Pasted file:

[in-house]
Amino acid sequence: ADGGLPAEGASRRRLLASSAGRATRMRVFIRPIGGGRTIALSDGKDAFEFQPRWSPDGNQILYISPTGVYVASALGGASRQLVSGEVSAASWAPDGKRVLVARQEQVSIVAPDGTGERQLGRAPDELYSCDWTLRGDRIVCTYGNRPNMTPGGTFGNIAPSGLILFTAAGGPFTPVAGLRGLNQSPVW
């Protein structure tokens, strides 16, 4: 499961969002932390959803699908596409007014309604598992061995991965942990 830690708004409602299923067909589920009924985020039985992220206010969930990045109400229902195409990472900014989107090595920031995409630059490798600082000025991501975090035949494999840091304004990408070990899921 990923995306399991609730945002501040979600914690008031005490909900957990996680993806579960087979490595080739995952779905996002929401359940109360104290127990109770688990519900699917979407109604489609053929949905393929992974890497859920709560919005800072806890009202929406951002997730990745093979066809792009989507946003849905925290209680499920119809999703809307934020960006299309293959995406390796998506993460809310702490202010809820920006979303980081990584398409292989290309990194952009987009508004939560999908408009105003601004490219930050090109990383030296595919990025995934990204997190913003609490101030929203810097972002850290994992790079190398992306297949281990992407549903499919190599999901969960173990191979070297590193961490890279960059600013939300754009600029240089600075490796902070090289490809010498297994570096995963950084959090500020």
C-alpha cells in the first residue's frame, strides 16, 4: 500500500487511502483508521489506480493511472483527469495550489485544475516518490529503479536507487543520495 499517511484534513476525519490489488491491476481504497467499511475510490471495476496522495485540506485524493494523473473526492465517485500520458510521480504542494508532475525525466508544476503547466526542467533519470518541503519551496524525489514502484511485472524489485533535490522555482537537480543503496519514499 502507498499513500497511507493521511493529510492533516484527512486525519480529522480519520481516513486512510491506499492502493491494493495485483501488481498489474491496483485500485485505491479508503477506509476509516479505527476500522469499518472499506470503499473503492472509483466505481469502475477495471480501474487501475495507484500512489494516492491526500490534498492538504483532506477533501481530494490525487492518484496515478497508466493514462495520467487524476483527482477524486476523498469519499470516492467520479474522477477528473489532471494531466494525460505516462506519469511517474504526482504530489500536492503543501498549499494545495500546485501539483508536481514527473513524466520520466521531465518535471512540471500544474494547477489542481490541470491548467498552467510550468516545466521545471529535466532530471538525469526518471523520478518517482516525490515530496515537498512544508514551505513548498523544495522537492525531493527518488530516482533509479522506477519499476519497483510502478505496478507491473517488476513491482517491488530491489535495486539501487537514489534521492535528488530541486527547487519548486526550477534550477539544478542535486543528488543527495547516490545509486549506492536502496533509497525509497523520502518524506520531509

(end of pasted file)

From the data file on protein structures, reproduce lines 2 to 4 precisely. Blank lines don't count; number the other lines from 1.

Amino acid sequence: ADGGLPAEGASRRRLLASSAGRATRMRVFIRPIGGGRTIALSDGKDAFEFQPRWSPDGNQILYISPTGVYVASALGGASRQLVSGEVSAASWAPDGKRVLVARQEQVSIVAPDGTGERQLGRAPDELYSCDWTLRGDRIVCTYGNRPNMTPGGTFGNIAPSGLILFTAAGGPFTPVAGLRGLNQSPVW
């Protein structure tokens, strides 16, 4: 499961969002932390959803699908596409007014309604598992061995991965942990 830690708004409602299923067909589920009924985020039985992220206010969930990045109400229902195409990472900014989107090595920031995409630059490798600082000025991501975090035949494999840091304004990408070990899921 990923995306399991609730945002501040979600914690008031005490909900957990996680993806579960087979490595080739995952779905996002929401359940109360104290127990109770688990519900699917979407109604489609053929949905393929992974890497859920709560919005800072806890009202929406951002997730990745093979066809792009989507946003849905925290209680499920119809999703809307934020960006299309293959995406390796998506993460809310702490202010809820920006979303980081990584398409292989290309990194952009987009508004939560999908408009105003601004490219930050090109990383030296595919990025995934990204997190913003609490101030929203810097972002850290994992790079190398992306297949281990992407549903499919190599999901969960173990191979070297590193961490890279960059600013939300754009600029240089600075490796902070090289490809010498297994570096995963950084959090500020």
C-alpha cells in the first residue's frame, strides 16, 4: 500500500487511502483508521489506480493511472483527469495550489485544475516518490529503479536507487543520495 499517511484534513476525519490489488491491476481504497467499511475510490471495476496522495485540506485524493494523473473526492465517485500520458510521480504542494508532475525525466508544476503547466526542467533519470518541503519551496524525489514502484511485472524489485533535490522555482537537480543503496519514499 502507498499513500497511507493521511493529510492533516484527512486525519480529522480519520481516513486512510491506499492502493491494493495485483501488481498489474491496483485500485485505491479508503477506509476509516479505527476500522469499518472499506470503499473503492472509483466505481469502475477495471480501474487501475495507484500512489494516492491526500490534498492538504483532506477533501481530494490525487492518484496515478497508466493514462495520467487524476483527482477524486476523498469519499470516492467520479474522477477528473489532471494531466494525460505516462506519469511517474504526482504530489500536492503543501498549499494545495500546485501539483508536481514527473513524466520520466521531465518535471512540471500544474494547477489542481490541470491548467498552467510550468516545466521545471529535466532530471538525469526518471523520478518517482516525490515530496515537498512544508514551505513548498523544495522537492525531493527518488530516482533509479522506477519499476519497483510502478505496478507491473517488476513491482517491488530491489535495486539501487537514489534521492535528488530541486527547487519548486526550477534550477539544478542535486543528488543527495547516490545509486549506492536502496533509497525509497523520502518524506520531509